Accelerate the pace of innovation and application in bio-imaging and microscopy

Health & Technology flagship

The Flagship CIFIC aims to create a convergent Imaging Facility and Innovation Center (CIFIC) that accelerates the pace of innovation and application in bio-imaging and microscopy.

Advanced microscopy is essential for scientific research on a variety of complex diseases such as cancer and neurological disorders. The more closely biomedical scientists are able zoom in on the minute details of cells and molecules, the better they can understand the underlying mechanisms, and ultimately develop treatments. In other words, advanced microscopy is essential to biomedical research. At present, however, there is a significant gap between the worlds of biomedical research and the technological development of microscopes, hampering and slowing down innovation.


‘R&D engineers often spend years developing a prototype of a new microscope’, Prof. Ir. Jacob Hoogenboom begins. ‘It is not until that lengthy process has been completed that they will start using their prototype to answer relevant medical questions, at which point a whole range of necessary adjustments usually come to light, resulting in delays.’

‘That’s what we want to change. On the one hand, we aim to look more closely at current medical needs and wishes and take them into consideration in developing new technologies. On the other hand, we want to take stock of our technological capabilities and explore which biomedical questions can best be answered with the technologies we already have.’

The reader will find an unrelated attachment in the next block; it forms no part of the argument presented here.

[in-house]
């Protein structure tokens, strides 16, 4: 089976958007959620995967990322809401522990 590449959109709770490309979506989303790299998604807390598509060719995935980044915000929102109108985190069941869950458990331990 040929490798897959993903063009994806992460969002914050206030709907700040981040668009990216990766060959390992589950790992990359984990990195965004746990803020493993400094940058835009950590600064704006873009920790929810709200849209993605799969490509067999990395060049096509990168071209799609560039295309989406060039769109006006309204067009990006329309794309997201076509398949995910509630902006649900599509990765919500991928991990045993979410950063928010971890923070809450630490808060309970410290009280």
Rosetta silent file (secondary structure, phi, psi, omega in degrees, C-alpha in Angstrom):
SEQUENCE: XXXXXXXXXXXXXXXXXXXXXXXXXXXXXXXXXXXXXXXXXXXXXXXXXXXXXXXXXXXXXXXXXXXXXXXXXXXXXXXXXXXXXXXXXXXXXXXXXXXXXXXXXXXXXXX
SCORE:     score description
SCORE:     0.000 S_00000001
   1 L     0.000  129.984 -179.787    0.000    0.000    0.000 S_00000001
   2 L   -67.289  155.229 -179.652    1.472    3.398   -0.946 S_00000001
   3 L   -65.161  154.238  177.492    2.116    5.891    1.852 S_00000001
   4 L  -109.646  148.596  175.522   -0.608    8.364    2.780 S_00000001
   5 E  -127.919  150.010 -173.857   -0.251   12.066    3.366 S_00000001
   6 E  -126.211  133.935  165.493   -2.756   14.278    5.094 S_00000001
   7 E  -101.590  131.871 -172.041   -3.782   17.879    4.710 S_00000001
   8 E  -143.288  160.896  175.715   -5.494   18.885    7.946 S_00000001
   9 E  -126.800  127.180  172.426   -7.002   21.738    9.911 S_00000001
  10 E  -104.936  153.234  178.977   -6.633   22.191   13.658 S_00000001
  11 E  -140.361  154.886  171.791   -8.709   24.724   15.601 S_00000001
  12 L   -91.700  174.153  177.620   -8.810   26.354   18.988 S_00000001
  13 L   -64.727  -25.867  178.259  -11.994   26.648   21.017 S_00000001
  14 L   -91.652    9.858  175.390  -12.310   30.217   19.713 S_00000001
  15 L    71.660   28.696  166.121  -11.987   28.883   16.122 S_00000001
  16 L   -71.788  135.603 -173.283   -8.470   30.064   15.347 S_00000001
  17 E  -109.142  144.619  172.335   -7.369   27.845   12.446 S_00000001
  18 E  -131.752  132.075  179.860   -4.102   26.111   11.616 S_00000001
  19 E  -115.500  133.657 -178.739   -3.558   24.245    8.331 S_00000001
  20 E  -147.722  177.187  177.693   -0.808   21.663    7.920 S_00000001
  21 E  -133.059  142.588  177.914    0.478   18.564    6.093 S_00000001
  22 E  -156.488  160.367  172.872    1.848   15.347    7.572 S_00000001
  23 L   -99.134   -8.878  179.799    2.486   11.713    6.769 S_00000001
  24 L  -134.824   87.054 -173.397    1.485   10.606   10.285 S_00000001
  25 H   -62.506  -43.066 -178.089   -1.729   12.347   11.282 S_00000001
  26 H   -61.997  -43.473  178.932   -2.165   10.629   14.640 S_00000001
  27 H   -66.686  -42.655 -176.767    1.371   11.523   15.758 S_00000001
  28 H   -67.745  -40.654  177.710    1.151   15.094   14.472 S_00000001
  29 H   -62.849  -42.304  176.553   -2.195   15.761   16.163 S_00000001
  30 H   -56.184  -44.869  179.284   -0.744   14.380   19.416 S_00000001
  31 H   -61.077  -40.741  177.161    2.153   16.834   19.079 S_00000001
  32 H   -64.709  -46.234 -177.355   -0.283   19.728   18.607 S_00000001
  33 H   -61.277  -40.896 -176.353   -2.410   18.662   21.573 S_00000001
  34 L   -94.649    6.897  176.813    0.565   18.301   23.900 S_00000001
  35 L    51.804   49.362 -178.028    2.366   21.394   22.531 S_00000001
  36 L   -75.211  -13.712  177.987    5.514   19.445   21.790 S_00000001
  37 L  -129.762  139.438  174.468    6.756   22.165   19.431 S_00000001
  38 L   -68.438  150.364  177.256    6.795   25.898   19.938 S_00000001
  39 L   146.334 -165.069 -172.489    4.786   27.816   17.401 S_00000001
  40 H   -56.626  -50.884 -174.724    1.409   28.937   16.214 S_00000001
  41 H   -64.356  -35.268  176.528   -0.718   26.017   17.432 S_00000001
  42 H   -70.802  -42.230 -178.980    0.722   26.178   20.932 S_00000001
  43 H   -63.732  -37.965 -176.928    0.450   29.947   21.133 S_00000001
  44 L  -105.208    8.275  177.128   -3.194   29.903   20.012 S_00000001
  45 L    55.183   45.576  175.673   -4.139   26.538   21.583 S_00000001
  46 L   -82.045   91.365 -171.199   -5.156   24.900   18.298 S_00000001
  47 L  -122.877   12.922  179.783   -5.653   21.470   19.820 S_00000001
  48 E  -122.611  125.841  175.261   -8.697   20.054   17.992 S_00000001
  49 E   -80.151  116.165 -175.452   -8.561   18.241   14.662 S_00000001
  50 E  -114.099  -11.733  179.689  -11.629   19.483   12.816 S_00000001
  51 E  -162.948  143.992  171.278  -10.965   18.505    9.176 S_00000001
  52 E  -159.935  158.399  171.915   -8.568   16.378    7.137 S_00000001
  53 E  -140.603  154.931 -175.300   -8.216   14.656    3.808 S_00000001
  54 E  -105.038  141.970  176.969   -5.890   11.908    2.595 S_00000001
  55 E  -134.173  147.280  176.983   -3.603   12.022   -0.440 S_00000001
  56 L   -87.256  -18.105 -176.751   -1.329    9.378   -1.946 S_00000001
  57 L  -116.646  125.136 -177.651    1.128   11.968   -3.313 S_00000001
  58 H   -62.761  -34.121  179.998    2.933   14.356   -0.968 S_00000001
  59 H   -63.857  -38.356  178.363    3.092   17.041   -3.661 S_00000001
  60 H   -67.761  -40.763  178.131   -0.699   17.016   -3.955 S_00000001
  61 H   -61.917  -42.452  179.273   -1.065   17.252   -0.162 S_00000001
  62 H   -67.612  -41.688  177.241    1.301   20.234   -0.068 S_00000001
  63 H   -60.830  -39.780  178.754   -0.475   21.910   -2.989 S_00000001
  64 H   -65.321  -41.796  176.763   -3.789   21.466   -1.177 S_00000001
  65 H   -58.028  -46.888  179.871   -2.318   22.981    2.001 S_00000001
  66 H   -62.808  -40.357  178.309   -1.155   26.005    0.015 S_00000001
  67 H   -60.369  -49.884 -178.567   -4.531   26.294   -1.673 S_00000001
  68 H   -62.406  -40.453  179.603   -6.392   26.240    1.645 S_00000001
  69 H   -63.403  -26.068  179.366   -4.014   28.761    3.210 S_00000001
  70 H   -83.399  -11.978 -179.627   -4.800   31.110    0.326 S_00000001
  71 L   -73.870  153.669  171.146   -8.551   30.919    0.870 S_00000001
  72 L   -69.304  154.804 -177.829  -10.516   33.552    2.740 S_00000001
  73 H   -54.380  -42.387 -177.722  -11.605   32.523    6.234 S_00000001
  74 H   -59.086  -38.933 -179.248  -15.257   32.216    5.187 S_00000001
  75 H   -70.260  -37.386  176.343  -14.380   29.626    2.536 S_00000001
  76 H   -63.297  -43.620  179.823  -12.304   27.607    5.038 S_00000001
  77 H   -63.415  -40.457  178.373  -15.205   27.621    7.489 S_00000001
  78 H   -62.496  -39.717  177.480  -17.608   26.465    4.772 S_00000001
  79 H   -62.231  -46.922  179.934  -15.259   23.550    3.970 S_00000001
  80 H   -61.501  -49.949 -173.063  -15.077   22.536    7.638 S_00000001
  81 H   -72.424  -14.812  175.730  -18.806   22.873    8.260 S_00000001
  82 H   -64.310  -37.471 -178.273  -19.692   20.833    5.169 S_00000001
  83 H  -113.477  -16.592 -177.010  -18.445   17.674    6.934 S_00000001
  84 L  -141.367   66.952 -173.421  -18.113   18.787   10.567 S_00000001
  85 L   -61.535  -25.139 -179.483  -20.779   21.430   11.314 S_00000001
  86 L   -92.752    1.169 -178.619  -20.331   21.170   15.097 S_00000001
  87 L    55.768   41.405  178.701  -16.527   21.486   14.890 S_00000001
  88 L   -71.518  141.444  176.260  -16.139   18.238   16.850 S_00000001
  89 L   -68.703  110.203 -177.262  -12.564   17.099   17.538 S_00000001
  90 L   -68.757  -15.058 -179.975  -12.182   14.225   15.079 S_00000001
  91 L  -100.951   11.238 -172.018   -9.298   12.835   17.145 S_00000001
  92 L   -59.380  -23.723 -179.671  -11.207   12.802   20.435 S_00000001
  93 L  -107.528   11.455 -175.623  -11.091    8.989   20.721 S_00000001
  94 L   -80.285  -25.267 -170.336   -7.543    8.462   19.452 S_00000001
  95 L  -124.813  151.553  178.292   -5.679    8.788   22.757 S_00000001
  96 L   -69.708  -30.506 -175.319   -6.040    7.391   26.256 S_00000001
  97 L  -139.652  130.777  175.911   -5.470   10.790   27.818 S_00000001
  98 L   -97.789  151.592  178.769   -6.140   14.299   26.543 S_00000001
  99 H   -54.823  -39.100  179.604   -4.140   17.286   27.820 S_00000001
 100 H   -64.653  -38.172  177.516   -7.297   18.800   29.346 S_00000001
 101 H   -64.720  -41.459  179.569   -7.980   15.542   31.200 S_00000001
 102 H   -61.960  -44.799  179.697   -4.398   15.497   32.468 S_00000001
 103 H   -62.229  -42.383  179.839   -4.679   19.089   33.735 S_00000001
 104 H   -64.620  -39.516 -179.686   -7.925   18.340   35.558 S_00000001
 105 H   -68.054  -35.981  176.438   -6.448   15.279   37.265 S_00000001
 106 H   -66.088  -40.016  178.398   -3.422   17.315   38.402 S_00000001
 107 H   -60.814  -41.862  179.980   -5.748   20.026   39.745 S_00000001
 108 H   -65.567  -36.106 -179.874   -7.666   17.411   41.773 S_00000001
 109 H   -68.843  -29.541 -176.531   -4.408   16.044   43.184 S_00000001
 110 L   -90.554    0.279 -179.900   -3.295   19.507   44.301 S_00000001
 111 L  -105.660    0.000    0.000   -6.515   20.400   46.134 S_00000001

Combining technologies

According to Hoogenboom, developing new microscopy technology goes beyond simply engineering a new device. It may also require a new way to prepare samples or new processes for collecting and analysing data. ‘The goal is to take all those elements into consideration at an early stage of the development process. Moreover, many biomedical issues require combining multiple different types of microscopy technology, because of the different length scales involved. We want to make sure that the various technologies and the corresponding processes are easier to link to each other.’


‘Google Patient’

“Ideally, we create what we call ‘Google Patient’. A system of microscopy in which various techniques seamlessly merge, allowing us to zoom in from the relatively large scale of an entire organism or organ very efficiently to the nanometer scale of molecular processes. That way you can understand the whole system of how diseases arise and their symptoms much better.”, Hoogenboom explains.

We have to start talking to each other at a much deeper level to work at innovation.

“At the Universities of Rotterdam and Delft there are lots of leading experts working in both the technological and biomedical fields. These people have been working very successfully together for a long time. They have to start talking to each other at a much deeper level to work at innovation. We want to train people who understand both what is technically possible and what the is demanded by biomedical researchers, people that can see both perspectives. In the near future – say within five years – we hope to have a thriving eco system in which innovation happens much more quickly and naturally. And I hope that by then we will have developed improved techniques that, together with industry, can also become commercially available.”